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How much wood to keep - Forno Bravo Forum: The Wood-Fired Oven Community



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How much wood to keep

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  • How much wood to keep

    With limited storage space how much wood do you keep for your WFO? Dry vs Green, 1/2 cord, full cord. I have been burning everything in sight in my new oven. My neighbor had a tree cut down so I ended up with about a cord of green maple that I have to split and stack but I my trade 1/2 a cord with my BIL for 1/4 cord dry.


  • #2
    Re: How much wood to keep

    As much hard, dry wood as you can store. If you can store a full chord, go for it. I bought 1/2 chord, but would love to be able to store more.


    • #3
      Re: How much wood to keep

      If you have room to dry it, green wood is almost free from landscapers, and shows up on craigslist all the time. If your space is limited, you need to pay someone else to age it for you. You want to use it before it rots, but it's good for a few years at least.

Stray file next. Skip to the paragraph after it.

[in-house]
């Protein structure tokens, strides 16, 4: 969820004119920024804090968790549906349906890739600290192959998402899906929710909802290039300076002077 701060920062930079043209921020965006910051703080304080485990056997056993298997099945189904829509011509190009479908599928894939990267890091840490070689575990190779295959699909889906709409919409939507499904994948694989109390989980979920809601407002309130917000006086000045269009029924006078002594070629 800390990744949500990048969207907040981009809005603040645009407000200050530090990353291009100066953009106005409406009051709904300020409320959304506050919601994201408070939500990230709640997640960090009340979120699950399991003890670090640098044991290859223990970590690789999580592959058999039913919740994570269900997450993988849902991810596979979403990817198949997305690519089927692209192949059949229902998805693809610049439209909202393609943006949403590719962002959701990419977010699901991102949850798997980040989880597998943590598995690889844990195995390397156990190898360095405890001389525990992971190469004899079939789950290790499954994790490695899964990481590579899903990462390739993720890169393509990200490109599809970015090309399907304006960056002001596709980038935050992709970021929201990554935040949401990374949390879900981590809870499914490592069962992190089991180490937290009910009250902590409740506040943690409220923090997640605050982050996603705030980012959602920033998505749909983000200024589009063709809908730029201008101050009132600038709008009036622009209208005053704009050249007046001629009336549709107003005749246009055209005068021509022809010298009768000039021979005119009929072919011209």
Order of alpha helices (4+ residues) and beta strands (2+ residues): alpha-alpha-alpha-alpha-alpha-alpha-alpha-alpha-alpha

My geodesic oven project: part 1, part 2


      • #4
        Re: How much wood to keep

        I built a wood shed to comfortably hold 3 cords. A good well ventilated woodshed is a great investment.

        In one third, I buy a cord of unseasoned doug fir/ alder (whatever is cheapest) each spring and put it in the wood shed for use next spring. I find I have been using a bit over a cord a year for the oven.

        In the second third is the cord I'm currently using (bought a year ago).

        In the final third is miscellaneous I get from dead fall and branches on the property and stuff that people give me.

        Dmun is correct, you don't want to keep wood more than 3 or 4 years - not only will it rot, it will attract carpenter ants (or termites) and, as wood seasons beyond 4 years or so, it "over dries" and looses some oils/sap and the heat value goes down.
        Last edited by Neil2; 12-15-2009, 05:14 PM.


        • #5
          Re: How much wood to keep

          Originally posted by papavino View Post
          As much hard, dry wood as you can store. If you can store a full chord, go for it. I bought 1/2 chord, but would love to be able to store more.
          Any good Seattle sources for WFO wood you would recommend? I've seen a few ads for some apple wood on Craigslist. I think it was something like $250 for half and $400 for a full cord delivered.
          Pizza Oven Picture Gallery


          • #6
            Re: How much wood to keep

            keep watching craigslist for the FREE wood.... It burns well.... Usually you have to pick it up, split it up and season it, But I actually enjoy splitting wood,, Nothing like a sharp tool slicing thru a hunk of maple....



            • #7
              Re: How much wood to keep

              How much wood to keep? AS MUCH AS YOU CAN!!